So how come the X-Trans brought the FF performance to the world of APS-C sensors ? Well, it did not actually happen: when X-Pro1 was introduced, it was undoubtelly the much ahead of other APS-C sensors on the market and it almost rivalled the FF sensors available at the time (such as D700).

Since then, both APS-C and FF sensors have improved: several APS-C sensors (Pentax K-5II or Sony Nex7) achieve results comparable with those of X-Trans and D800 employs clearly much more superior sensor. Theses sensors even come in versions with the AA filter omitted - Penatx K-5IIs and D800E.

Is X-Trans sensor layout any good ? Sure it is ! Pentax K-5IIs has AA filter omitted, but that gives rise to visible Moire patterns, while output of X-Trans does not exhibit with this phenomenon.

Will X-Trans layout make X20 better than RX100 in terms of in high-ISO noise ? Hardly, but it may make it approach RX100's resolution - although it will have to fight the diffraction.

Combatmedic870 Senior Member • Posts: 1,104
I don't agree with you not agreeing.
1

Rachotilko wrote:

X-Trans was not designed to improve the low-light capability. It's main purpose is to reduce the Moire patterns arising in case AA filter is absent. The choice to omit the AA filter is done to improve the sensor resolution. Light sensitivity improvement (stemming from elimination of the AA-filter losses) is slight.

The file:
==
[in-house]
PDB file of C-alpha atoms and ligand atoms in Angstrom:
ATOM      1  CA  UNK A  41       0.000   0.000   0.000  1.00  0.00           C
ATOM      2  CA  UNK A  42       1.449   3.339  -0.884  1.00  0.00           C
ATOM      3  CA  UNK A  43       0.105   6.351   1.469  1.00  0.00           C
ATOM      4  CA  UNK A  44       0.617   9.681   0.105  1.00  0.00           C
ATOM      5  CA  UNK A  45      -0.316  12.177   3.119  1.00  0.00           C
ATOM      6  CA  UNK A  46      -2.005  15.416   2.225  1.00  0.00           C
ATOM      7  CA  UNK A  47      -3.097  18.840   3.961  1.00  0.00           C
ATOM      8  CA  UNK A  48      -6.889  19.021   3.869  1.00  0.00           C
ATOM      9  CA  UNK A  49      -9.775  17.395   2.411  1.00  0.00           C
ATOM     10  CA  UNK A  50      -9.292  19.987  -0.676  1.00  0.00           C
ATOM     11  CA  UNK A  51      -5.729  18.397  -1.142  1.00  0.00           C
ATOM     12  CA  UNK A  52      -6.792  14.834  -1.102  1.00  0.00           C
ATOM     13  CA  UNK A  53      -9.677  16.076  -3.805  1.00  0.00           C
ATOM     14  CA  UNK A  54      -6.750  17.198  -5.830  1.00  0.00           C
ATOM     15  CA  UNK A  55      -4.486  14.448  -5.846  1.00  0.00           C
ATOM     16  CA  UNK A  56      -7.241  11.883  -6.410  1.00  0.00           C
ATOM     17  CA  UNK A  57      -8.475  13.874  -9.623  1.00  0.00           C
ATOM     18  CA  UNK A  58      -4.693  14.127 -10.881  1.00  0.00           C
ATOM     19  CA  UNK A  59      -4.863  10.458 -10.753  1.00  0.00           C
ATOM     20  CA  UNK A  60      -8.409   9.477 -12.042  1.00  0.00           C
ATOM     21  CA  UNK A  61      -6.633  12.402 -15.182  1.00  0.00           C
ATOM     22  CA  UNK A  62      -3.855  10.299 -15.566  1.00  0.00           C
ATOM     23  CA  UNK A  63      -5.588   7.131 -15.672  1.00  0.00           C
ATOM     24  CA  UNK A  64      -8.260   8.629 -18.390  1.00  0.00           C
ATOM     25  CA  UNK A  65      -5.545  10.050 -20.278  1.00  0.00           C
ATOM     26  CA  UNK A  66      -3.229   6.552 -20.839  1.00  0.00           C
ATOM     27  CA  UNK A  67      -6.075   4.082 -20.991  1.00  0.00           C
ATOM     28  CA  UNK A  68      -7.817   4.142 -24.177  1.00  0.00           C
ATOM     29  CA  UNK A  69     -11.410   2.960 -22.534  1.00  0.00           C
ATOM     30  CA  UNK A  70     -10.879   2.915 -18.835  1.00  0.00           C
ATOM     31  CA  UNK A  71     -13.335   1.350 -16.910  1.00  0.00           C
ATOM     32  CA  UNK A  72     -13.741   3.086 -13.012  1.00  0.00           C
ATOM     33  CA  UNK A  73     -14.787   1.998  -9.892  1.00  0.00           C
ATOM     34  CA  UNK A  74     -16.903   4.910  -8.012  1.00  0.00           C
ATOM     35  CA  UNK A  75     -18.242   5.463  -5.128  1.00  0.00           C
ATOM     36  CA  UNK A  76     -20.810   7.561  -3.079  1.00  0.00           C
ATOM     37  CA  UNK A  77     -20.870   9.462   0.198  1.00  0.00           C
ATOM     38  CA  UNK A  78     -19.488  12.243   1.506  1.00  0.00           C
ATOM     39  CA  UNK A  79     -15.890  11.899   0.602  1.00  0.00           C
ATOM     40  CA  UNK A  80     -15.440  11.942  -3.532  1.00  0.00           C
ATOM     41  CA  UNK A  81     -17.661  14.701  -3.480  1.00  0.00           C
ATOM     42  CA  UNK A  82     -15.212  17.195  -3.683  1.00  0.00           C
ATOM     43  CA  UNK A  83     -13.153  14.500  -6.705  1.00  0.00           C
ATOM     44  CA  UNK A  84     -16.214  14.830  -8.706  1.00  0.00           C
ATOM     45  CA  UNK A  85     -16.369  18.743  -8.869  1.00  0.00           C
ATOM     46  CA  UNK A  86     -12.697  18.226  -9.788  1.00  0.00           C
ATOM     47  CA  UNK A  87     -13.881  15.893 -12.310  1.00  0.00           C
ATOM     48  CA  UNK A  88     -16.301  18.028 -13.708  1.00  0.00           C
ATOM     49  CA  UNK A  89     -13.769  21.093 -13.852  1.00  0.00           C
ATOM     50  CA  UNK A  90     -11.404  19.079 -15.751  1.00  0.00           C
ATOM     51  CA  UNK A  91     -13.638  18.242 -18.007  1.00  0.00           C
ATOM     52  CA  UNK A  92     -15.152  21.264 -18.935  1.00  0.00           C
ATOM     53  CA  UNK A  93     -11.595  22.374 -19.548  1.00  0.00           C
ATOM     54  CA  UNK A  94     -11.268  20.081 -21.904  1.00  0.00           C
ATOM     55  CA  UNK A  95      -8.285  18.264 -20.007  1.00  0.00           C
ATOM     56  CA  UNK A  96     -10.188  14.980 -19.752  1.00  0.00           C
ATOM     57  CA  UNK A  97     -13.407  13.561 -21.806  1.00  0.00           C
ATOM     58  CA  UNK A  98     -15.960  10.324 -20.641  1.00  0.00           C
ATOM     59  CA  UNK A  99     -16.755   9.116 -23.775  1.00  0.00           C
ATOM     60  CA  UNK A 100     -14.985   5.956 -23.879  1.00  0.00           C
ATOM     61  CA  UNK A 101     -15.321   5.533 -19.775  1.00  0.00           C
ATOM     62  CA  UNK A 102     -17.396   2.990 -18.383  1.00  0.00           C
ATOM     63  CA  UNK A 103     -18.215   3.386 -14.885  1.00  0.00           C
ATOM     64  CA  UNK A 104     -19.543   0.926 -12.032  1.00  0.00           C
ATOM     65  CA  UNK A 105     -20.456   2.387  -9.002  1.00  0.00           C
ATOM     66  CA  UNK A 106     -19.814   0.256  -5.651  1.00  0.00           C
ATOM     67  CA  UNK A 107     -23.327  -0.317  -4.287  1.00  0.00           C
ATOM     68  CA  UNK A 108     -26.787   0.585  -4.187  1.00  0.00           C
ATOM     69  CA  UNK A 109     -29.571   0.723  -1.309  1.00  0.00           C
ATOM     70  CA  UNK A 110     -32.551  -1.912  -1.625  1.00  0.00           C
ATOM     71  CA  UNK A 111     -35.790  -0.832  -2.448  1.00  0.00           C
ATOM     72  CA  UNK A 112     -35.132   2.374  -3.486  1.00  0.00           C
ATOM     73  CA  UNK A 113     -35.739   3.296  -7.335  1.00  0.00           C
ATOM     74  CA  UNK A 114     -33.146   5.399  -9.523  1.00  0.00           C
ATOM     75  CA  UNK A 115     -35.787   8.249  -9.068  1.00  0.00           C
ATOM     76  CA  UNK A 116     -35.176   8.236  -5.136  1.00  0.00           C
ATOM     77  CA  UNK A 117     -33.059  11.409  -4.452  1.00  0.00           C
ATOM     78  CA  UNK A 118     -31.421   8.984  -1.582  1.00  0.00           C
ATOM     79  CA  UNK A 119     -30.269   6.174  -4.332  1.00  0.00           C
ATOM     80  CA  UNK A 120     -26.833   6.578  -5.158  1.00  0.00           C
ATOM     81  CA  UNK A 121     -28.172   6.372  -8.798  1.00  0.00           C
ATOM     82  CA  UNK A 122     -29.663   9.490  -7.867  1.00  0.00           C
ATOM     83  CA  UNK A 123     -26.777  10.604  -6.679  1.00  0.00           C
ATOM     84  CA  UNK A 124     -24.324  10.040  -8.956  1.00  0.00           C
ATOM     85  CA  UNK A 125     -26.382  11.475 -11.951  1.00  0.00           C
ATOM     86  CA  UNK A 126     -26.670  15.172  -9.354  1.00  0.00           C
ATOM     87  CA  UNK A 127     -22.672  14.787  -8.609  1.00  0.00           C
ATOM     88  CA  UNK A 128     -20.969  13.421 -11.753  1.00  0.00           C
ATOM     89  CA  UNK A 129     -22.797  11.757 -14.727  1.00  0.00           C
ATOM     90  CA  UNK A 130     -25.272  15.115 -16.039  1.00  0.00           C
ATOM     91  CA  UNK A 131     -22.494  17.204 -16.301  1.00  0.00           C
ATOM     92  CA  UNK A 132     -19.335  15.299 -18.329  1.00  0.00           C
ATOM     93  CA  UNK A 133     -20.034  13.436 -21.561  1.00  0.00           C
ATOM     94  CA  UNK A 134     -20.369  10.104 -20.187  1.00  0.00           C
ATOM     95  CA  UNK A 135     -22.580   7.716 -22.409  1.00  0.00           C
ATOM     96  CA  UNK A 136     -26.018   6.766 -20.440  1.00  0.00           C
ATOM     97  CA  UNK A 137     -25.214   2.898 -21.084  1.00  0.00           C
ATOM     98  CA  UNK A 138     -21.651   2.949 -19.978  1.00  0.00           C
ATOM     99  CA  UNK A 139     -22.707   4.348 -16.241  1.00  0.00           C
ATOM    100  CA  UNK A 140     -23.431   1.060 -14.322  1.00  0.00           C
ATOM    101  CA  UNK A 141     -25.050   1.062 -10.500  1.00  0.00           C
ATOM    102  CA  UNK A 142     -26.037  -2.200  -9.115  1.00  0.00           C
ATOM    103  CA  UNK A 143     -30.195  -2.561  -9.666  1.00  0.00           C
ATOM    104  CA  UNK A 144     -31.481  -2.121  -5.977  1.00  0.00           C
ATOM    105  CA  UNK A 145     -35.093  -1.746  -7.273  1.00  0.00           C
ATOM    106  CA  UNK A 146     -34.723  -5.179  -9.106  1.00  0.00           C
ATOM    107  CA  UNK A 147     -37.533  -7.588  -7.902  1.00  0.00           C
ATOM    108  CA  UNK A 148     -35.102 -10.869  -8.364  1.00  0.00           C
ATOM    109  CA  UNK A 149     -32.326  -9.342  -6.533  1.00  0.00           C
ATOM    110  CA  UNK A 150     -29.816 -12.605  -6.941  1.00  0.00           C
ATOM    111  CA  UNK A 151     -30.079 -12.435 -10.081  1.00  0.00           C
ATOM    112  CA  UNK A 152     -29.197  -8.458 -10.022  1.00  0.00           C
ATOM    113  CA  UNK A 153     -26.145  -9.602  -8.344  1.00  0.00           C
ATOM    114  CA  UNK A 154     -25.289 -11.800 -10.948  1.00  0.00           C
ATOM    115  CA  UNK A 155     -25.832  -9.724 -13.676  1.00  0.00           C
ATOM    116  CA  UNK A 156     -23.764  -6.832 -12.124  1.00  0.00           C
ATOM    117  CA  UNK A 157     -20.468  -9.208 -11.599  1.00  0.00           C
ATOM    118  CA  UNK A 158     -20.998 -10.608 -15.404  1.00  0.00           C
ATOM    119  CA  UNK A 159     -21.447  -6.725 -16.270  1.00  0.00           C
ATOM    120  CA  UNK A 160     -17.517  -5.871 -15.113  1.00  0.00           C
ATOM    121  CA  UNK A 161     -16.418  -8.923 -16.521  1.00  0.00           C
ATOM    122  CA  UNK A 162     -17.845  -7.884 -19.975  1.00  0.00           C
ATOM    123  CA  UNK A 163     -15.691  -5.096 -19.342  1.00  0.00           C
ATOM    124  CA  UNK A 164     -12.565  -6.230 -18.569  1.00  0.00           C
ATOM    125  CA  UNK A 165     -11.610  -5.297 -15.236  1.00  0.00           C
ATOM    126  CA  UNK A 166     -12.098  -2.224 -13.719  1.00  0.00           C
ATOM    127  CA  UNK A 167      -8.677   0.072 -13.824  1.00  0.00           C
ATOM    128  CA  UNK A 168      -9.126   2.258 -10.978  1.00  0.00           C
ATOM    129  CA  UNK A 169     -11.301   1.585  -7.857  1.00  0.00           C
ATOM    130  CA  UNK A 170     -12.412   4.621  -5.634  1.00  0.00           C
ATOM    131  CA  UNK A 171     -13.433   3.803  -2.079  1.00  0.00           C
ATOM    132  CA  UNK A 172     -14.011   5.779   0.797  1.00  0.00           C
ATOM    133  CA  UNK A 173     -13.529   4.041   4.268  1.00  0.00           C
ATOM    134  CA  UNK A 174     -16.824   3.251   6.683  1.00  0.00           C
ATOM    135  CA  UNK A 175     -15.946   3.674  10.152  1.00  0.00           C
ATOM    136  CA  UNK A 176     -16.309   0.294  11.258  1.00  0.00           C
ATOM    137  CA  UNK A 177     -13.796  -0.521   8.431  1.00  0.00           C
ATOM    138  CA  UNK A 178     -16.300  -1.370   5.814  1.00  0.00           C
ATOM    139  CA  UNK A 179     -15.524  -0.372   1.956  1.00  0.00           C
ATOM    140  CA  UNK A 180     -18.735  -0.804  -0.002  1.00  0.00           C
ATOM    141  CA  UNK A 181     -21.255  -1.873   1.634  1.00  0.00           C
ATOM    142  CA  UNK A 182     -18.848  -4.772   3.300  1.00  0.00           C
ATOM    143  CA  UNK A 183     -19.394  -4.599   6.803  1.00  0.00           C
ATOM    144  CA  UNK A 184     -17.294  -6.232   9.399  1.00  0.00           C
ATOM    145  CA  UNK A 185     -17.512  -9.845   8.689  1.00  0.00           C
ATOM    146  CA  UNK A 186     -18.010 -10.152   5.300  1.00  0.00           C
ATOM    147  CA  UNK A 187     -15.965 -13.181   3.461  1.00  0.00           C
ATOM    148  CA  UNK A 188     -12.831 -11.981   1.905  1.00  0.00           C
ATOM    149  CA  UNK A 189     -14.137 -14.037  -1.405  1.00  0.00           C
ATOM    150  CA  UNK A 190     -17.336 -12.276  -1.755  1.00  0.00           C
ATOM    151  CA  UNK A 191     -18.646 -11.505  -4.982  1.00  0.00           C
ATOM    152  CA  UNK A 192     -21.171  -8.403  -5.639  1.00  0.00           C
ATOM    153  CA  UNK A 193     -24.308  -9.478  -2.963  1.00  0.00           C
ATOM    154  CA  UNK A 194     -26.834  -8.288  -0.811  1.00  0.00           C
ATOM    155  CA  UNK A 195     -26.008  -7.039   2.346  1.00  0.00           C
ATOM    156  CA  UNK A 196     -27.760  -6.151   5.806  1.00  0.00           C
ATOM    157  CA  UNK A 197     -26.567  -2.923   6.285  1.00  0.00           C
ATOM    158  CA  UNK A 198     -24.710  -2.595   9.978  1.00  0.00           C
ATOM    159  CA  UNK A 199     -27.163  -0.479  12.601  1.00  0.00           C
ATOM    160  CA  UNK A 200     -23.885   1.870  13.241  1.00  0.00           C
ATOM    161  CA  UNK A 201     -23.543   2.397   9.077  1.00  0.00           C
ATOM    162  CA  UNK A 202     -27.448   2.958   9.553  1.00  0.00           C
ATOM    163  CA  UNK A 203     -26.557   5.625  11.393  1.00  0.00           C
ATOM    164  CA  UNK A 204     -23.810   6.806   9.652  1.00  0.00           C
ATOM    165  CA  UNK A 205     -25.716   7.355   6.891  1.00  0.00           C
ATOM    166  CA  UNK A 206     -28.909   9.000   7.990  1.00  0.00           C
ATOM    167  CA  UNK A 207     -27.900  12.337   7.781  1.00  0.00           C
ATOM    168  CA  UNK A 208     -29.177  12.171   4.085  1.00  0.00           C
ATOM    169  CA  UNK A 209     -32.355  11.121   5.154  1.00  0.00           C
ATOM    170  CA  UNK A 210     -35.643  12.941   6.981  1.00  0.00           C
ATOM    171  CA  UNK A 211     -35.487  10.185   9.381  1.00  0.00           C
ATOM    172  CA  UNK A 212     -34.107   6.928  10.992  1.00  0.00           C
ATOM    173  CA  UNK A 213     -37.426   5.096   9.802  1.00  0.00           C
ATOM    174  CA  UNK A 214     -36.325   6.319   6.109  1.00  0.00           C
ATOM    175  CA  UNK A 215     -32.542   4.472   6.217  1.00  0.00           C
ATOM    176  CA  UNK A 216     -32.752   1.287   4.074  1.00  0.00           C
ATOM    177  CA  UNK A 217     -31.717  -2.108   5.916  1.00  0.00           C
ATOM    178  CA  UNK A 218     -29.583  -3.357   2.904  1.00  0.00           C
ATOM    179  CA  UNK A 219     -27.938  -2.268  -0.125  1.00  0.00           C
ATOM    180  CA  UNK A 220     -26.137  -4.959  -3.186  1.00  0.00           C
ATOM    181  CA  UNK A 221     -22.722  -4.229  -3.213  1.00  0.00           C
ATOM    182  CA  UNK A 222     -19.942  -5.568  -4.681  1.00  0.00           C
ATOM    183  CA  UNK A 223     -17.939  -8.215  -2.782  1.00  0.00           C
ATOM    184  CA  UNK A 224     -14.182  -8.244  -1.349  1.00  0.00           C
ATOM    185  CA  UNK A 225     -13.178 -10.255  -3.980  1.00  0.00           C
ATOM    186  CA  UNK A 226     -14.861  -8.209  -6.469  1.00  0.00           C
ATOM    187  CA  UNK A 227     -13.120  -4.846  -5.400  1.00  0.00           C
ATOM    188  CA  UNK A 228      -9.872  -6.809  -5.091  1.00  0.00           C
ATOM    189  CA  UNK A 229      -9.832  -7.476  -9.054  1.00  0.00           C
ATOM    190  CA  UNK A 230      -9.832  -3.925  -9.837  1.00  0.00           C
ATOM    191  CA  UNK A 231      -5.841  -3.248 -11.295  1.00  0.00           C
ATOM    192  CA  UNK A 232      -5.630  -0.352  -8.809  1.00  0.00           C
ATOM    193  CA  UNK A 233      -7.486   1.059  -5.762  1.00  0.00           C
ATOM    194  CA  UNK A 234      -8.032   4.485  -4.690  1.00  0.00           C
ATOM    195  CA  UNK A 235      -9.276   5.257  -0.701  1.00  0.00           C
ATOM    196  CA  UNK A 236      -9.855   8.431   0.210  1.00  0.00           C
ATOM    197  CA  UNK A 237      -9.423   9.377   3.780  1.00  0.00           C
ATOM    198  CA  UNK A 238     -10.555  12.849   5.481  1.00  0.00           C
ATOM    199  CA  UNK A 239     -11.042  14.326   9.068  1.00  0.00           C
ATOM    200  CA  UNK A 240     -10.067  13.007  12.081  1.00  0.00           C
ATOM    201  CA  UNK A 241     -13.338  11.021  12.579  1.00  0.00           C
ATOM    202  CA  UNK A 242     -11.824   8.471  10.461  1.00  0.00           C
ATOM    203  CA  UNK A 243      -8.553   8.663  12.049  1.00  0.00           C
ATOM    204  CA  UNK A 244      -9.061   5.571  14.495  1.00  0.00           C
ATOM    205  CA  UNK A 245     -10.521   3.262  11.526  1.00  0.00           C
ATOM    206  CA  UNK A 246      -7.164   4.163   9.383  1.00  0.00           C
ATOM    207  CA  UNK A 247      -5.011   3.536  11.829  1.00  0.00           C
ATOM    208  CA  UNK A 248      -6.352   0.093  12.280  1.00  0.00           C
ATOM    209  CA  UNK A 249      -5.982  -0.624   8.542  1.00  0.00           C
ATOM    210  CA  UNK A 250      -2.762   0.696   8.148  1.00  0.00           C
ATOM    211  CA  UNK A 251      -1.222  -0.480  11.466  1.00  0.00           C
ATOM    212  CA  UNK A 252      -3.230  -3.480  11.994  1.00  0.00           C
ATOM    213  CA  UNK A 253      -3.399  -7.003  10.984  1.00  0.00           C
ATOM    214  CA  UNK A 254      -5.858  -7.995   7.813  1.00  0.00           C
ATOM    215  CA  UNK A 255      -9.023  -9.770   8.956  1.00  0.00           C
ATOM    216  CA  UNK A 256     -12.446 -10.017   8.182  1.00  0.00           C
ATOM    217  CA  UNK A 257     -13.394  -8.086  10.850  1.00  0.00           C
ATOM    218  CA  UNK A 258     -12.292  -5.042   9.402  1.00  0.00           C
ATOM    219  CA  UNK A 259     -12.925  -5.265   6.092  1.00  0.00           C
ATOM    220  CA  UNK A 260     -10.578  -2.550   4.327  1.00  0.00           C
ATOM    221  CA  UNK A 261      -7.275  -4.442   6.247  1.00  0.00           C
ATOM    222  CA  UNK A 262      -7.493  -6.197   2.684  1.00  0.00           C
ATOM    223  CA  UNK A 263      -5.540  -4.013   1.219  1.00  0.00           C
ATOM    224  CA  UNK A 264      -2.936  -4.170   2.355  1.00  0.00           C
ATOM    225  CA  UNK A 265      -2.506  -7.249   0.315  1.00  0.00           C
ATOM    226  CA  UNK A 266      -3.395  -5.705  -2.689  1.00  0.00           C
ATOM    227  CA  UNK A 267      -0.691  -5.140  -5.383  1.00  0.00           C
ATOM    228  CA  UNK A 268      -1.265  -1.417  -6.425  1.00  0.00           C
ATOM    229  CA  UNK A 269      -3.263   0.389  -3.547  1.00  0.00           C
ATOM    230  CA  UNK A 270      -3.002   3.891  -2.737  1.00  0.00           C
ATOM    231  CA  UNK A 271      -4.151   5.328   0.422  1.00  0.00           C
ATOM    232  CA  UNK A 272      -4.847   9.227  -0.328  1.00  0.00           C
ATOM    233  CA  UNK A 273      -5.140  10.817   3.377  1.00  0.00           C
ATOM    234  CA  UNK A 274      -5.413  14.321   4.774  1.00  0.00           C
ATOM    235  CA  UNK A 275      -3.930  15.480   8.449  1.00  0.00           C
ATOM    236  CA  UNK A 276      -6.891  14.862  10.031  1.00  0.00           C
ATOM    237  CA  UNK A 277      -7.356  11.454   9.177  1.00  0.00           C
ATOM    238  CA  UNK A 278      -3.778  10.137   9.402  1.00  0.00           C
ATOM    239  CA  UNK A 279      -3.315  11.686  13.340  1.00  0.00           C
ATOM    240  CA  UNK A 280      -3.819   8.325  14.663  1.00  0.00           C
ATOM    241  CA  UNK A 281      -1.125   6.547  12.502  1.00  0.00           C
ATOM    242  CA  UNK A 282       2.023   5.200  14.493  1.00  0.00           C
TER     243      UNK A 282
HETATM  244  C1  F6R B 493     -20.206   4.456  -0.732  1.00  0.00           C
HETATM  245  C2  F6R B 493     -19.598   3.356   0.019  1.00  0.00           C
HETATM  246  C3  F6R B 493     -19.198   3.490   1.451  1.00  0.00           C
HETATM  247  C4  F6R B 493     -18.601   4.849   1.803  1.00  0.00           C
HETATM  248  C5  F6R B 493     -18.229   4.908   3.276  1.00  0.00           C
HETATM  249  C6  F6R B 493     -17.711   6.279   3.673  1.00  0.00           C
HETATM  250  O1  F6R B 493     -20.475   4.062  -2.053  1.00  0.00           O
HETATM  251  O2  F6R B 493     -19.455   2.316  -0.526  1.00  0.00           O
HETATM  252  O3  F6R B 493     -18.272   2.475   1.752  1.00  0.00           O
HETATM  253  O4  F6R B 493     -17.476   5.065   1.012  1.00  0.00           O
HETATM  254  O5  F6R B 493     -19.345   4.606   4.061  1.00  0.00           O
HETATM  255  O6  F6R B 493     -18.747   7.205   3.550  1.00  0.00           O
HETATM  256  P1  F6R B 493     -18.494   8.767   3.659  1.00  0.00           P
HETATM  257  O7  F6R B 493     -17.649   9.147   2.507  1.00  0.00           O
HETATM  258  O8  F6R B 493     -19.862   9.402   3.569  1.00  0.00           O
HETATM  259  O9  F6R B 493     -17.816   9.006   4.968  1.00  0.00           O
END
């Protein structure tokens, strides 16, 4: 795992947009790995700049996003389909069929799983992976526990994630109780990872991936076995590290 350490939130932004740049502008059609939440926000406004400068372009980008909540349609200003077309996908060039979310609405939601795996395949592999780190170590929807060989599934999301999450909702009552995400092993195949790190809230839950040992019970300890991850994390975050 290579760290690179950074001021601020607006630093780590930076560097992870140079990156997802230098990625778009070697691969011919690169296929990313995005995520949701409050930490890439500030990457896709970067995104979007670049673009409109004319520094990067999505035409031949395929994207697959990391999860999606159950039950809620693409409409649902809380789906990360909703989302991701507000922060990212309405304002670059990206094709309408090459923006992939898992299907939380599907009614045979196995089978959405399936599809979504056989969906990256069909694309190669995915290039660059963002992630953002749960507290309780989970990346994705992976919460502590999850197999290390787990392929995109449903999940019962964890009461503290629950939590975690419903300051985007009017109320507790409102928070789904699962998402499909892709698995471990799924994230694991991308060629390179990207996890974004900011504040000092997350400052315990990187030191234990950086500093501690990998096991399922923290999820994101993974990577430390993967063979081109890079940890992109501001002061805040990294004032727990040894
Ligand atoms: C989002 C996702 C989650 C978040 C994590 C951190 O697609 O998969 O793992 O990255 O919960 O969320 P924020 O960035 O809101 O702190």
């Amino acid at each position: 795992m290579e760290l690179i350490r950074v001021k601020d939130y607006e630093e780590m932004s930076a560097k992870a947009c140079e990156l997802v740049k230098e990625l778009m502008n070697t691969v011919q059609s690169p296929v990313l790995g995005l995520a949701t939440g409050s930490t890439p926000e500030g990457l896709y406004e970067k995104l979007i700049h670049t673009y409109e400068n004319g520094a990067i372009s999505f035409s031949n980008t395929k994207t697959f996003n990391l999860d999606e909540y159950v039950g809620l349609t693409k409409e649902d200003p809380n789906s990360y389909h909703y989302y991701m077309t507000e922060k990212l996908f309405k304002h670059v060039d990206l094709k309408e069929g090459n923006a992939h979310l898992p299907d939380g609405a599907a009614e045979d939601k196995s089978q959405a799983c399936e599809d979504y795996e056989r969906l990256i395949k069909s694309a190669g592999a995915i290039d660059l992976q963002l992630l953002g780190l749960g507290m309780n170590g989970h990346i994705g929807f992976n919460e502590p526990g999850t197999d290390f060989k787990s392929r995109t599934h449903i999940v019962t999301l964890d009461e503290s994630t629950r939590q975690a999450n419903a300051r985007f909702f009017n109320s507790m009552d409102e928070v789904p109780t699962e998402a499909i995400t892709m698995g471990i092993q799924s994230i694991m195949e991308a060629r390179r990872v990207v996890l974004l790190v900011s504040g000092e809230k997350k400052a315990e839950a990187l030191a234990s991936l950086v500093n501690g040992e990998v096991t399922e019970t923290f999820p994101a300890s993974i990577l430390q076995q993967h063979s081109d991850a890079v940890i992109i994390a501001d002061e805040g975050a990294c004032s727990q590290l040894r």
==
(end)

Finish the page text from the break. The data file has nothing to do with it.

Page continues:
So how come the X-Trans brought the FF performance to the world of APS-C sensors ? Well, it did not actually happen: when X-Pro1 was introduced, it was undoubtelly the much ahead of other APS-C sensors on the market and it almost rivalled the FF sensors available at the time (such as D700).

Since then, both APS-C and FF sensors have improved: several APS-C sensors (Pentax K-5II or Sony Nex7) achieve results comparable with those of X-Trans and D800 employs clearly much more superior sensor. Theses sensors even come in versions with the AA filter omitted - Penatx K-5IIs and D800E.

Is X-Trans sensor layout any good ? Sure it is ! Pentax K-5IIs has AA filter omitted, but that gives rise to visible Moire patterns, while output of X-Trans does not exhibit with this phenomenon.

Will X-Trans layout make X20 better than RX100 in terms of in high-ISO noise ? Hardly, but it may make it approach RX100's resolution - although it will have to fight the diffraction.

Yes.....but the x20 also has a BSI sensor that does improve upon high iso. Its not going to be a difference like the 1/2.3 sensors had with the change to them. but i think it will give an extra 1/4 of a stop. I think in total with the BSI sesnor and new EXR 2 we will see 2/3-3/4 of a stop in improved high iso performance. Which is a decent amount. If iso 800 was usable, then iso 1600 may be usable. The results are going to have additional sharpness, thus allowing you to apply more NR in theory.

We shall see, maybe this will just be a iso 100-400 monster like the merrels....noone knows.

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Ryan,

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Les Lammers
Les Lammers Veteran Member • Posts: 3,093